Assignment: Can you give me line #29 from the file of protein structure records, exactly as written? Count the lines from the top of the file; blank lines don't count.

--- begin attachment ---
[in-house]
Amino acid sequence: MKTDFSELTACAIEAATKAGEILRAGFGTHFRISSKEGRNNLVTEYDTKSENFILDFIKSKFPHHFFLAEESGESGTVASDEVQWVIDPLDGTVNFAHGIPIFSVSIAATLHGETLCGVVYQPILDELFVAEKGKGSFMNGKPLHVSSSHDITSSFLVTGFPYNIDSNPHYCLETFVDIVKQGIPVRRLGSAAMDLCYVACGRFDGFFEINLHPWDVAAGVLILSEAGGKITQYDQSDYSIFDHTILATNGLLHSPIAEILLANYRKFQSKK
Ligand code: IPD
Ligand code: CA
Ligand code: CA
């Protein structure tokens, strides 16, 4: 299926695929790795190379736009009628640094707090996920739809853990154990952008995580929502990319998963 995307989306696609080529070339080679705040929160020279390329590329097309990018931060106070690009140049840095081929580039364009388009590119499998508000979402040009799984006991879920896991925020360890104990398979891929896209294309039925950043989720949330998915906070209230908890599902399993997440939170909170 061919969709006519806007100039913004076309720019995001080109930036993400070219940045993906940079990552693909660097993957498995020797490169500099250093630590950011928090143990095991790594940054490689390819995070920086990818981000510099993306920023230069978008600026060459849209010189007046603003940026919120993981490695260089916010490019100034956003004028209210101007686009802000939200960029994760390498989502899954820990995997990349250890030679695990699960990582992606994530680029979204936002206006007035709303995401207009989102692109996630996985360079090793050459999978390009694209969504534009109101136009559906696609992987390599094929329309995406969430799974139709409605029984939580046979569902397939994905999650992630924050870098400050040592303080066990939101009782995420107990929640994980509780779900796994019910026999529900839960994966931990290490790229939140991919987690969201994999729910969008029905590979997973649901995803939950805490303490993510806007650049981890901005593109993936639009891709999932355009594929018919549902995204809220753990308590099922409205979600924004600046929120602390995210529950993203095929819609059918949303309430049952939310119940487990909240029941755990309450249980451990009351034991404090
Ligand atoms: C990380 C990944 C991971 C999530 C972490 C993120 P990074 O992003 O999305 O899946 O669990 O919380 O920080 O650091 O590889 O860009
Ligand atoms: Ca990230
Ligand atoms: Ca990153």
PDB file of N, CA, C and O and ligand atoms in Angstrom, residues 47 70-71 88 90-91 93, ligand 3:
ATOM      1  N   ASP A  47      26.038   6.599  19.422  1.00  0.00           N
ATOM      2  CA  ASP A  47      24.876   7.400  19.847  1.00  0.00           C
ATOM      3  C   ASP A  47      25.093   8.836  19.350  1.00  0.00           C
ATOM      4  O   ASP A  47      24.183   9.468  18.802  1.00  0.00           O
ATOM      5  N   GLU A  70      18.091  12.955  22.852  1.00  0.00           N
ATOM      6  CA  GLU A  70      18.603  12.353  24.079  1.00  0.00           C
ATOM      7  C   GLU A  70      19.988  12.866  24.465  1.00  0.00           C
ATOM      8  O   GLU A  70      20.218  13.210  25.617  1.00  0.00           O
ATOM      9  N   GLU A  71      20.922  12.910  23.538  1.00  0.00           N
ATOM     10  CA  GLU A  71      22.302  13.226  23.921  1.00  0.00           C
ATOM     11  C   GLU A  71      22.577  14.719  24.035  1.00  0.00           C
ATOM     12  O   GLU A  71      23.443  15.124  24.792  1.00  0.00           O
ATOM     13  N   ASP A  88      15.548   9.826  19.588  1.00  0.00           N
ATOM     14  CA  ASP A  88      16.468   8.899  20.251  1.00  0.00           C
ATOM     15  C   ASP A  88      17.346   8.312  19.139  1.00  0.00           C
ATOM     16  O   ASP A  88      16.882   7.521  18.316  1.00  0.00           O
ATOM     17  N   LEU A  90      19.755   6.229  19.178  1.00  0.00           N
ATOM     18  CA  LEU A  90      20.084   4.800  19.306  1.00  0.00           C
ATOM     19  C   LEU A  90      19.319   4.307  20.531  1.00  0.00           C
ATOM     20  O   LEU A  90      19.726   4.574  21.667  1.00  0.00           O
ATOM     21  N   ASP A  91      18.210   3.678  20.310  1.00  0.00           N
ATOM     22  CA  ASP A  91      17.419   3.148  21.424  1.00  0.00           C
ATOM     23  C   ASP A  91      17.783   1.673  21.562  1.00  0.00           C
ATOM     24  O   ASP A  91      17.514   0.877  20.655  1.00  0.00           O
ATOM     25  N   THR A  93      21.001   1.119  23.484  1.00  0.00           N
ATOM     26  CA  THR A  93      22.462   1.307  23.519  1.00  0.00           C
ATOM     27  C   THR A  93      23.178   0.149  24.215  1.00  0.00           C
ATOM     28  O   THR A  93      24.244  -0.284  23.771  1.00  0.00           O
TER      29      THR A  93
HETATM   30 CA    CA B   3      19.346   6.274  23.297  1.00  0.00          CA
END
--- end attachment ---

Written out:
ATOM     19  C   LEU A  90      19.319   4.307  20.531  1.00  0.00           C